G.K. Misra, C.J.
1. The question referred to this court under Section 24(1) of the Orissa Sales Tax Act runs thus:-
Whether the Tribunal is justified in rejecting the books of account merely on the ground of low percentage of profit when the accounts otherwise have no defects ?
The account books were rejected by the Assistant Commissioner of Sales Tax on three grounds :-
(i) The dealer was never consistent in figures given in the returns and he had filed revised returns.
(ii) Most of the purchases were not vouched for.
(iii) The margin of profit shown in the account books was low compared with the purchase figures.
The Sales Tax Tribunal rejected the first ground. It held that the mistakes in the returns were due to carelessness and the accounts were properly maintained. It also rejected the second ground. It however held that the account books were not genuine inasmuch as the margin of profit was rather low; it comes to less than 2 per cent.
2. Mr. Mohanty for the dealer contends that the view taken by the Tribunal is contrary to law and the account books cannot be declared to be not genuine merely because the margin of profit is low.
3. The view taken by the Tribunal is shocking to commonsense. When account books are produced, it is for the taxing authority to give valid reasons for declaring them to be either false or to be not maintained properly. Whether the margin of profit is high or low would depend on very many circumstances. It may be that there are many competitors in the market and the dealer wants to retain the market by keeping a low margin of profit for himself. Cases are not unknown in the economic field when traders on particular occasions undergo loss, to retrieve the business when the opportunity comes. Earning low profits, therefore, by itself, without a combination of other factors, cannot be a ground for holding that the account books are not properly maintained. No direct decision on this point is available. But some observations in Pandit Bros. v. Commissioner of Income-tax, Delhi  26 I.T.R. 159 (166), lend weight to our conclusion. There, a Bench of the Punjab High Court held thus :
In my view the fact that the profits are low is merely a warning to him (the assessing authority) to look into the accounts more carefully and see whether there is material to lead him to the conclusion that there is something false in the account books.
We respectfully agree with the aforesaid observation.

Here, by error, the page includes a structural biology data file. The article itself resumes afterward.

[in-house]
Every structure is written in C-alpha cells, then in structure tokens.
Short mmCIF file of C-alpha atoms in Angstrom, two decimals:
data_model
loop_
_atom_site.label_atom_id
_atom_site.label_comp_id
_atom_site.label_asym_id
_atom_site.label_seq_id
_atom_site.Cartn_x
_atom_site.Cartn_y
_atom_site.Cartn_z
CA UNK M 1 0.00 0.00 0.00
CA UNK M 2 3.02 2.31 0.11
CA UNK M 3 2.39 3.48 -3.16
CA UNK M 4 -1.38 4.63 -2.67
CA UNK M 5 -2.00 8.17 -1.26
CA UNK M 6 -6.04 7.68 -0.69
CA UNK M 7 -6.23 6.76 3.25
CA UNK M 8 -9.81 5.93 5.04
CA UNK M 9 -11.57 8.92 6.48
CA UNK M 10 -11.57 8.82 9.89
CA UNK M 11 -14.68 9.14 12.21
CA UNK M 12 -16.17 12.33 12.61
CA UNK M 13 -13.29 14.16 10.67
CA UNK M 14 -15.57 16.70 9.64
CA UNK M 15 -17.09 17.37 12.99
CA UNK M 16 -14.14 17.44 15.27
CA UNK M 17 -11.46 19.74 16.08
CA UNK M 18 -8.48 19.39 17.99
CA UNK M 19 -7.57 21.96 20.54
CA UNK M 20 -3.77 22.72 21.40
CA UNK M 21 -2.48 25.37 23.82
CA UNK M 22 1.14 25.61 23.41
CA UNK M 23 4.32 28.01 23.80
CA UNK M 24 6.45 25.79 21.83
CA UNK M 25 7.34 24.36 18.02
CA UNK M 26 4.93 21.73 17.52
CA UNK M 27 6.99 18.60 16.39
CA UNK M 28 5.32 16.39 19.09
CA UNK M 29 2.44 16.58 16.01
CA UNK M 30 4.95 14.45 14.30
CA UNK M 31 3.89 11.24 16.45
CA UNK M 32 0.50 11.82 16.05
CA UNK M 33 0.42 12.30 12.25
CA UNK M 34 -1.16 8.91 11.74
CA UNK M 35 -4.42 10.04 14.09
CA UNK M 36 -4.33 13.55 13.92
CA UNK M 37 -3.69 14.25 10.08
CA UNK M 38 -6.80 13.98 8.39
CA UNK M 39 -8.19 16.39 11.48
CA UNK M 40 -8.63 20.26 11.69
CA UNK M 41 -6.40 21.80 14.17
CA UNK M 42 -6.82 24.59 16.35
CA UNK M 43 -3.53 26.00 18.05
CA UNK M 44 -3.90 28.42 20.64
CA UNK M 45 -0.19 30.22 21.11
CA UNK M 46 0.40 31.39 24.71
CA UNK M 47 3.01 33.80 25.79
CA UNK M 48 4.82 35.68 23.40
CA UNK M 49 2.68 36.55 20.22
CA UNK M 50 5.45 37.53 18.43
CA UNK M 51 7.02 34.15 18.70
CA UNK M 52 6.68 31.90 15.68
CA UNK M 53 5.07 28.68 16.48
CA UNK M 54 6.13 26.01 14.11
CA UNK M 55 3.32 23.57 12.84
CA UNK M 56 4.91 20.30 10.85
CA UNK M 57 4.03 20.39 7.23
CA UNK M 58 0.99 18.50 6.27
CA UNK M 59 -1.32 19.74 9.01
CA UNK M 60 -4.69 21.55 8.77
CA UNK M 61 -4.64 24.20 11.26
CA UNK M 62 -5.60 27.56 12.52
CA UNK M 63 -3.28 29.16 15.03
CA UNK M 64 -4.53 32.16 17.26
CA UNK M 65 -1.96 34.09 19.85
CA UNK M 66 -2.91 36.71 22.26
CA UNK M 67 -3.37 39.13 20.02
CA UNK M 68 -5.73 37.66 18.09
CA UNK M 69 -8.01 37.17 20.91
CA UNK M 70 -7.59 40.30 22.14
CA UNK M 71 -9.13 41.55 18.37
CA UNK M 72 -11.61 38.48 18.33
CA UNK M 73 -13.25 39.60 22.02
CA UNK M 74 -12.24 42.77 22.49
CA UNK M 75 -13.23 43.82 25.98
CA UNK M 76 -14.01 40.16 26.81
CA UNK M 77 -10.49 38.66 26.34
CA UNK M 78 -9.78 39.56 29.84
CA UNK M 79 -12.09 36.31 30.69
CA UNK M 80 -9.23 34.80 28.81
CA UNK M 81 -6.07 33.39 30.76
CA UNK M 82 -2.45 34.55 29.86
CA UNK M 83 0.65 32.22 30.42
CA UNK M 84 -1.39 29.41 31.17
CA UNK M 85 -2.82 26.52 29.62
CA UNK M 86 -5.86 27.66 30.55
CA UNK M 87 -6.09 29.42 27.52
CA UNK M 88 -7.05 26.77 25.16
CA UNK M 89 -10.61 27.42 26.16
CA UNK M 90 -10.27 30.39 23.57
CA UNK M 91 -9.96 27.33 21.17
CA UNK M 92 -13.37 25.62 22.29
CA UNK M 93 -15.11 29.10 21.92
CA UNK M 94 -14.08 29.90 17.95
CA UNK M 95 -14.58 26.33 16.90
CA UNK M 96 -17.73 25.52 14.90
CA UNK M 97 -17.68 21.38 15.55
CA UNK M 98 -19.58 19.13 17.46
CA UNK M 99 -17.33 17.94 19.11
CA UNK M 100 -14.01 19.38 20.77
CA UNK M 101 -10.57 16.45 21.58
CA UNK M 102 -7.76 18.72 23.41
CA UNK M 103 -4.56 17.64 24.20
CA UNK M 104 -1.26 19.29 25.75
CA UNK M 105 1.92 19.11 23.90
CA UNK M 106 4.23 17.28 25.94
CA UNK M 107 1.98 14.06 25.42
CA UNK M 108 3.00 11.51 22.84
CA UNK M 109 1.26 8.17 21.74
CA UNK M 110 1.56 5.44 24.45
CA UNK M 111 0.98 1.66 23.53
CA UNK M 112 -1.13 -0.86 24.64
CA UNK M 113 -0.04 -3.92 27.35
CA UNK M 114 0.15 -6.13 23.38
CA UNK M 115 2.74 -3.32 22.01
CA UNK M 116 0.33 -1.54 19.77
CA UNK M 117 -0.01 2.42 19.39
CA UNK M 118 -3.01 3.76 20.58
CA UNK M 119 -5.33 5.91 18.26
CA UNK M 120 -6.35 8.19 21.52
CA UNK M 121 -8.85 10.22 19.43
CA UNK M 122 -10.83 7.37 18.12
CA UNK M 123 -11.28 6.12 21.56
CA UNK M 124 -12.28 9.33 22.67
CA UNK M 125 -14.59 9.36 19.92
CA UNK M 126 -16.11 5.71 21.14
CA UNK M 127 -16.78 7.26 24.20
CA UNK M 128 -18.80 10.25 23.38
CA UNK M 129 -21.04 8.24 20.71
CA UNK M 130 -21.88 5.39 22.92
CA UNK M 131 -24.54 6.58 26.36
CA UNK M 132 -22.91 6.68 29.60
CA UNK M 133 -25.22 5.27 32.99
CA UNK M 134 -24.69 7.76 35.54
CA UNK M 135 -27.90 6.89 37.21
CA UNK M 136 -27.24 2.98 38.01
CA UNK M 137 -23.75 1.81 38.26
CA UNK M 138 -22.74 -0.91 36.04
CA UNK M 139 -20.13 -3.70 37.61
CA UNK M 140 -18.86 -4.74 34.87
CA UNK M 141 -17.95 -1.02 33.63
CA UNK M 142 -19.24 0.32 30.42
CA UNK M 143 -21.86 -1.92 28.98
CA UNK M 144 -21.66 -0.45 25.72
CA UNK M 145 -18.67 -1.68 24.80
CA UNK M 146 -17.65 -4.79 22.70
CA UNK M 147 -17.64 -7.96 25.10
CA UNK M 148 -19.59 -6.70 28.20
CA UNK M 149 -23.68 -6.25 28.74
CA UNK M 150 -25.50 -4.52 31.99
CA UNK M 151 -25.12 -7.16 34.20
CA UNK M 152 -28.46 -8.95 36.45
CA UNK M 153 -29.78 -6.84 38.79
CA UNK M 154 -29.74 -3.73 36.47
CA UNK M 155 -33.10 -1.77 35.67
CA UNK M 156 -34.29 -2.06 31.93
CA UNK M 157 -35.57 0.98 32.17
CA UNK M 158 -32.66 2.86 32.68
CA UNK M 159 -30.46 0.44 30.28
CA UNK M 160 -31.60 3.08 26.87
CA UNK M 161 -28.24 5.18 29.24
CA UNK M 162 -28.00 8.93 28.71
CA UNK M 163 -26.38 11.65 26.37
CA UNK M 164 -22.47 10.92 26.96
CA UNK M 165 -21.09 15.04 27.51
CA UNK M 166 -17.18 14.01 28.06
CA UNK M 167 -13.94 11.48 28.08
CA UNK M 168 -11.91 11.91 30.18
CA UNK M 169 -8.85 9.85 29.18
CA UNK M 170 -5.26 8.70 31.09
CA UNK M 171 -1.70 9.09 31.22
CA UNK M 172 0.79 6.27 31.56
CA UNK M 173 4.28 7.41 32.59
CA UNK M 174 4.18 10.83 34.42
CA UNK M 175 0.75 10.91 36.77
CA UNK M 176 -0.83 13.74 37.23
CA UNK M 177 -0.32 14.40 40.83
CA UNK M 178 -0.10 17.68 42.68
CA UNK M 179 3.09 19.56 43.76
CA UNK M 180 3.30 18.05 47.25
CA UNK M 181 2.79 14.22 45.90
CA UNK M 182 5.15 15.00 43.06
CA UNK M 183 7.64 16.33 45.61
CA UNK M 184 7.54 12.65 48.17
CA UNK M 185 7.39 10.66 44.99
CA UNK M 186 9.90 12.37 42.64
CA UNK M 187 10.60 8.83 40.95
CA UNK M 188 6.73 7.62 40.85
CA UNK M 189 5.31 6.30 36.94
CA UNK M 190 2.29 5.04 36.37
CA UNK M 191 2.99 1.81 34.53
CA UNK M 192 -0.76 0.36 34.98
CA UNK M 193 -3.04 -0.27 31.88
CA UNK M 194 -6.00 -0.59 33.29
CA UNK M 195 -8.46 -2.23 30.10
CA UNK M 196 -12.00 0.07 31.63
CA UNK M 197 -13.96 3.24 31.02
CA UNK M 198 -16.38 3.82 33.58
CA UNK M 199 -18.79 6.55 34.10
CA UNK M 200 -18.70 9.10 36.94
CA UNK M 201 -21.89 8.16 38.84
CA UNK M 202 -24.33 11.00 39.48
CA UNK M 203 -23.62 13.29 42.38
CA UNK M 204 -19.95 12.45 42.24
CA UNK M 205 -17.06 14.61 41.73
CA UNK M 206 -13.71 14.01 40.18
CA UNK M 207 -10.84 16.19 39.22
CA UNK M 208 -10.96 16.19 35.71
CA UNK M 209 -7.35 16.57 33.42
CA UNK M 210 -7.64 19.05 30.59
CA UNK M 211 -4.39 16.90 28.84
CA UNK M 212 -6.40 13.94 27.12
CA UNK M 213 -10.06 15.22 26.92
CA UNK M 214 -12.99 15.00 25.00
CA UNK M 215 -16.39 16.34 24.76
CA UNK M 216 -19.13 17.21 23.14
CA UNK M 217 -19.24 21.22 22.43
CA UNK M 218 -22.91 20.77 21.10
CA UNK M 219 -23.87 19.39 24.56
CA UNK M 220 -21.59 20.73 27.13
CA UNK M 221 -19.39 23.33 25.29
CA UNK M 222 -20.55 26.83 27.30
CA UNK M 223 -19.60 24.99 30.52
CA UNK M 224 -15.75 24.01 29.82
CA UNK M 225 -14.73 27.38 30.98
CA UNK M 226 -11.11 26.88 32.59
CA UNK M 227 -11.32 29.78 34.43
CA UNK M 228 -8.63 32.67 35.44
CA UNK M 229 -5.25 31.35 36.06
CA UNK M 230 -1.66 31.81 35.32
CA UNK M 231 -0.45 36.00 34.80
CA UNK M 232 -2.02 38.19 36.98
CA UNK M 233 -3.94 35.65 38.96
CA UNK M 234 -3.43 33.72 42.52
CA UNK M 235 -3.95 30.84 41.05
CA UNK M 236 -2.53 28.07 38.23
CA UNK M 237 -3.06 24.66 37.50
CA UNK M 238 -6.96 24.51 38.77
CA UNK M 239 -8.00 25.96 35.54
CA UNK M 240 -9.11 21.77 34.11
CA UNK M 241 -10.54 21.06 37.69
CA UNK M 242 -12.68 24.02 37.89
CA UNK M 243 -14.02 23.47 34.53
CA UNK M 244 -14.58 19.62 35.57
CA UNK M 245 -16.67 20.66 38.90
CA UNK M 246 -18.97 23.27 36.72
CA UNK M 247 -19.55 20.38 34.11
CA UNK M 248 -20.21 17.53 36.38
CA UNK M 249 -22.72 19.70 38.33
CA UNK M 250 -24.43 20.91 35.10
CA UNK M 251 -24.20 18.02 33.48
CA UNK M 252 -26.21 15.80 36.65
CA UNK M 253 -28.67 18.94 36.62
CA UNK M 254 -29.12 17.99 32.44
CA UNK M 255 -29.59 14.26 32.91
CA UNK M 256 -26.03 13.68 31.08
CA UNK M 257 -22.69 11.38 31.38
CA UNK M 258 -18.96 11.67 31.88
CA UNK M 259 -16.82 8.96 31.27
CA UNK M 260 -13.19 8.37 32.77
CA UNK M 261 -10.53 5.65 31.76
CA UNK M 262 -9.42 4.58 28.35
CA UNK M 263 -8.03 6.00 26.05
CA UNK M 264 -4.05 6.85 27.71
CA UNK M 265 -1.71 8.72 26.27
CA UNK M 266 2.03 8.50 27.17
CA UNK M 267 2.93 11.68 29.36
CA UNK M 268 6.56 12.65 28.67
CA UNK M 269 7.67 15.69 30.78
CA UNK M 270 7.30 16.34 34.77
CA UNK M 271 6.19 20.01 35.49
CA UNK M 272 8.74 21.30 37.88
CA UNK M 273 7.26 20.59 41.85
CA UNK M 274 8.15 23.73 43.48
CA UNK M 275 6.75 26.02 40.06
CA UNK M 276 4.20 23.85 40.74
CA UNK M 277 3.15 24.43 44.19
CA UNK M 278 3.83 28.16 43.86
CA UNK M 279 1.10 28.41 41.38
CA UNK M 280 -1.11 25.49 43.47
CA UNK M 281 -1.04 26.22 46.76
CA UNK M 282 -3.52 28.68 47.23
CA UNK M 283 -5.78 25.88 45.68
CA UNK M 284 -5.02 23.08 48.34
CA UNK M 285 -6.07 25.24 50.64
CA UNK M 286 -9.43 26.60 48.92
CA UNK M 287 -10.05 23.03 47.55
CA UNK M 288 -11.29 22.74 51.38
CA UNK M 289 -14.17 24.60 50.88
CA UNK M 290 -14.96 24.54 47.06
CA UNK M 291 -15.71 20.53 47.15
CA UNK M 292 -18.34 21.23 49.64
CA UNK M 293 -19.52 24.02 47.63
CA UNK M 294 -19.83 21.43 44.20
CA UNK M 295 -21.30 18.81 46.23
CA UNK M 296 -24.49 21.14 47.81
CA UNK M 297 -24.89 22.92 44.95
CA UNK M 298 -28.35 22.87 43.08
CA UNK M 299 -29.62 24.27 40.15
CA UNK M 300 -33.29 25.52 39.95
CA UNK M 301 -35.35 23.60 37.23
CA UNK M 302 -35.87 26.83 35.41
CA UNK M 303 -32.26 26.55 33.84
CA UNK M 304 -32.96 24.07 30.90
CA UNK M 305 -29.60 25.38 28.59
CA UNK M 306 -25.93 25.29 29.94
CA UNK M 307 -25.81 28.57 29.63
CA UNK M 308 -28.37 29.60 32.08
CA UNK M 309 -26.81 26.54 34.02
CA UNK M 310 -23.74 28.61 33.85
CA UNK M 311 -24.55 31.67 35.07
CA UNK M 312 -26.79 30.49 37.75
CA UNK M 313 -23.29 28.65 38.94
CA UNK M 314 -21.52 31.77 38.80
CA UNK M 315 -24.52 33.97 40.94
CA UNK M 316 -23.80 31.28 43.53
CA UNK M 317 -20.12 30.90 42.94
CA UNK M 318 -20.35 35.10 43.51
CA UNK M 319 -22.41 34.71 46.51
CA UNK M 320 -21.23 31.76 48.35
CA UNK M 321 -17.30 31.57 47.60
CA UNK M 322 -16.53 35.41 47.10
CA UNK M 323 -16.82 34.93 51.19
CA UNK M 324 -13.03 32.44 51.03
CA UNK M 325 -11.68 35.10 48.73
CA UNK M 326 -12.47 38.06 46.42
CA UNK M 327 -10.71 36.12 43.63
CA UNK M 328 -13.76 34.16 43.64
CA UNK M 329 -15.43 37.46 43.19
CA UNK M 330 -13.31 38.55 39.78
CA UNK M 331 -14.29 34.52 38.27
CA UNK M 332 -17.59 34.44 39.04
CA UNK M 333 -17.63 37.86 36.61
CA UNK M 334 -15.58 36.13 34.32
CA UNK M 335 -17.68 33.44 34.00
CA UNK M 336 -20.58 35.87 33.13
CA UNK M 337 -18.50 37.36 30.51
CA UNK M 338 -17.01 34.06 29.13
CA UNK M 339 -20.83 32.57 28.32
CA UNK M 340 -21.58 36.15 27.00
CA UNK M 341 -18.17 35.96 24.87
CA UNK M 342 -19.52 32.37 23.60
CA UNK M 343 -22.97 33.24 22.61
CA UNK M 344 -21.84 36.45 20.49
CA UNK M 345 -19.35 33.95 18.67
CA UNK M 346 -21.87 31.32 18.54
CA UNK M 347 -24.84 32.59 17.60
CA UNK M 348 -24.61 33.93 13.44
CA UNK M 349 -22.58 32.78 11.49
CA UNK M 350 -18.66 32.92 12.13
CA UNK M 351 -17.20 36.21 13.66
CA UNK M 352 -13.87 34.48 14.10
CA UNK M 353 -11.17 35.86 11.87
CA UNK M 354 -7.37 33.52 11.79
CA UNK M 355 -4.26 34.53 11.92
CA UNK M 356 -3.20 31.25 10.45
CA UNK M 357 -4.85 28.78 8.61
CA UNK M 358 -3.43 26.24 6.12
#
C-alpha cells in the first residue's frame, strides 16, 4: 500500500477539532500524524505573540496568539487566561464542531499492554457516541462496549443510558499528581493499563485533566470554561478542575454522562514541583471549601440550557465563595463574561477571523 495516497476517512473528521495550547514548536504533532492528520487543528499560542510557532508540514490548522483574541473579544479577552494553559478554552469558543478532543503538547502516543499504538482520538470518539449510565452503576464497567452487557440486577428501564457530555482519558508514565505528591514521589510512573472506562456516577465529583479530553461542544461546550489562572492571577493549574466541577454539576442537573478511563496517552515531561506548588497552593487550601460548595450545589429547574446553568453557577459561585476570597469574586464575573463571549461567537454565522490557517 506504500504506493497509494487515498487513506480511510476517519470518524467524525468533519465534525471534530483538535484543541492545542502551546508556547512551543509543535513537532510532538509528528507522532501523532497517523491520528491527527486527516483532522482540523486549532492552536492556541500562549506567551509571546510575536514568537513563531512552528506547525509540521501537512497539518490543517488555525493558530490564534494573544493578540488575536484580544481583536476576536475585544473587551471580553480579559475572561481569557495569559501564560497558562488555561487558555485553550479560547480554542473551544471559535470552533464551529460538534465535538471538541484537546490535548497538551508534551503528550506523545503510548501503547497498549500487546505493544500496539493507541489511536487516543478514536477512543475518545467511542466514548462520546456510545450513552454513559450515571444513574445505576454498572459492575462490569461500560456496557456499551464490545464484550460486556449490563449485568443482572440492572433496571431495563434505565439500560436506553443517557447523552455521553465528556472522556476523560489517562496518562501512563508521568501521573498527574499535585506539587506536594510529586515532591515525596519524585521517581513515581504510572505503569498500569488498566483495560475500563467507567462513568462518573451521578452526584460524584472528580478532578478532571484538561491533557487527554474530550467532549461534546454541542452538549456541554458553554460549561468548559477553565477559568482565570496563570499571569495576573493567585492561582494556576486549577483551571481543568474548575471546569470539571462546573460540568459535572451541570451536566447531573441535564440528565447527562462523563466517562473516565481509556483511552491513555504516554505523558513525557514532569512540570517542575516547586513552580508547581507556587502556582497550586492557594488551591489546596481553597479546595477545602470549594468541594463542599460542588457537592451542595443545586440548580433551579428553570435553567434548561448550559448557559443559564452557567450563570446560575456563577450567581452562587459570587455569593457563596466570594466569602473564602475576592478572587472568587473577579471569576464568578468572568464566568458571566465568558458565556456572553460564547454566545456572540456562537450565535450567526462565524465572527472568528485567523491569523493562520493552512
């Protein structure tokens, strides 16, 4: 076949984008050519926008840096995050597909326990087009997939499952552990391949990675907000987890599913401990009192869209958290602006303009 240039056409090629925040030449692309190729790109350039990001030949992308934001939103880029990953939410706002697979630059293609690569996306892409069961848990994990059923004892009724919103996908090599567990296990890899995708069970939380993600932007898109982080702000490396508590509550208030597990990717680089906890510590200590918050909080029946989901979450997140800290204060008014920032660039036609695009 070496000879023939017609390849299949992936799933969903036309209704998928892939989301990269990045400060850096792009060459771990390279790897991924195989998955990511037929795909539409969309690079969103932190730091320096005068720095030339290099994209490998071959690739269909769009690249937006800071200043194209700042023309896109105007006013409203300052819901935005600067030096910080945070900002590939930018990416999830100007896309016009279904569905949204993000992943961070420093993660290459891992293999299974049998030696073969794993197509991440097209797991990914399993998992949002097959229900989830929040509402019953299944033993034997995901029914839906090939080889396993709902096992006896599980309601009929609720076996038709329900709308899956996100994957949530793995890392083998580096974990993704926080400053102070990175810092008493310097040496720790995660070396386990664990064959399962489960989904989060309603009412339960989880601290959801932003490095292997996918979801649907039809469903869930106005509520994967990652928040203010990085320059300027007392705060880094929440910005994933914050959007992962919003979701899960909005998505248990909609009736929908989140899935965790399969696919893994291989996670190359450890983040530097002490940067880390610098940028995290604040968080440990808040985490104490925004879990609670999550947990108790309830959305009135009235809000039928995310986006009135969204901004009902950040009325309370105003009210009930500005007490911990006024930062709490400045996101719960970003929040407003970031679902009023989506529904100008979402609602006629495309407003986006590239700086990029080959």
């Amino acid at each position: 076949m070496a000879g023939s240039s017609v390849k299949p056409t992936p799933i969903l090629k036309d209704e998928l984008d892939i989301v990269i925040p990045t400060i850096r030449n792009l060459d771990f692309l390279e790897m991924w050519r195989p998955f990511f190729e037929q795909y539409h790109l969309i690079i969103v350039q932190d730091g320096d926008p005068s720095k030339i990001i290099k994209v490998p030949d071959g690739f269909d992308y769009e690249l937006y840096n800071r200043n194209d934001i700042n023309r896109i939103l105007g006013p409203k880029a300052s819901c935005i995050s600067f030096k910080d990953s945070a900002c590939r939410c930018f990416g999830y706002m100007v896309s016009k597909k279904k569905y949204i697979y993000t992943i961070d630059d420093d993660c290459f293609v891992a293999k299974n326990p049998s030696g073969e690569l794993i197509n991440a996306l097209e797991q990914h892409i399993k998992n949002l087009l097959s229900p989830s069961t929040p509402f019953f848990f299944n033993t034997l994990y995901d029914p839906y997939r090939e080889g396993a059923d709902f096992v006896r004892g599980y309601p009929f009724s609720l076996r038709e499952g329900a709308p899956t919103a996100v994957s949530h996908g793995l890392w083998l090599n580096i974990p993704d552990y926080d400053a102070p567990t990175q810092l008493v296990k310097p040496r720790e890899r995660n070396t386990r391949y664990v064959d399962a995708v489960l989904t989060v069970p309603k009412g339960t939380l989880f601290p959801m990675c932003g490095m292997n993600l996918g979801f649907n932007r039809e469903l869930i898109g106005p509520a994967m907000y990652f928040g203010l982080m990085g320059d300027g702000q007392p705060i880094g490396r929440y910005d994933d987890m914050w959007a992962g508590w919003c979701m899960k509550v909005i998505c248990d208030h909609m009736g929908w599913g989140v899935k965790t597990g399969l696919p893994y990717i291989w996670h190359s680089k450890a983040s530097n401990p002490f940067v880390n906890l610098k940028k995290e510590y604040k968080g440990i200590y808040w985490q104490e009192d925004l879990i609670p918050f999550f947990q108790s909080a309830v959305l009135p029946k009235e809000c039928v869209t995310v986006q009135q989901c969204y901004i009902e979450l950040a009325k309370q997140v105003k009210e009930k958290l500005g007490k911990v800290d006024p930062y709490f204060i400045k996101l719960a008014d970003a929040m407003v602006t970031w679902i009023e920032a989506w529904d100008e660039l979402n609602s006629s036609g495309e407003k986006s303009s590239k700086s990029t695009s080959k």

4. The matter would be clear if we keep in view the observa tions of the Supreme Court in Commissioner of Income-tax v. A. Raman & Co  67 I.T.R. 11 In that case, their Lordships expressed their views as to whether an assessee can resort to evasion of tax by a contrivance or subterfuge. They observed thus :
But the law does not oblige a trader to make the maximum profit that he can out of his trading transactions. The income which accrues to a trader is taxable in his hands : income which he could have, but has not earned, is not made taxable as income accrued to him. By adopting a device, if it is made to appear that income which belonged to the assessee had been earned by some other person, that income may be brought to tax in the hands of the assessee, and if the income has escaped tax in a previous assessment a case for commencing a proceeding for reassessment under Section 147(b) may be made out. Avoidance of tax liability by so arranging commercial affairs that charge of tax is distributed is not prohibited. A taxpayer may resort to a device to divert the income before it accrues or arises to him. Effectiveness of the device depends not upon considerations of morality, but on the operation of the Income-tax Act. Legislative injunction in taxing statutes may not, except on peril of penalty, be violated, but it may lawfully be circumvented.
The aforesaid passage throws no light directly on the question in issue, but the juristic principle underlying this dictum would be a guide to come to a conclusion whether accrual of low profits, by itself, would enable the taxing authorities to declare the books of account as not being properly maintained.
5. In our opinion, the learned Tribunal took the wrong view in rejecting the books of account merely on the ground that the rate of profits as shown therein was low.
6. We accordingly answer the question in the negative. In the circumstances, there will be no order as to costs. The reference fee deposited be refunded to the petitioner.
S. Acharya, J.
7. I agree.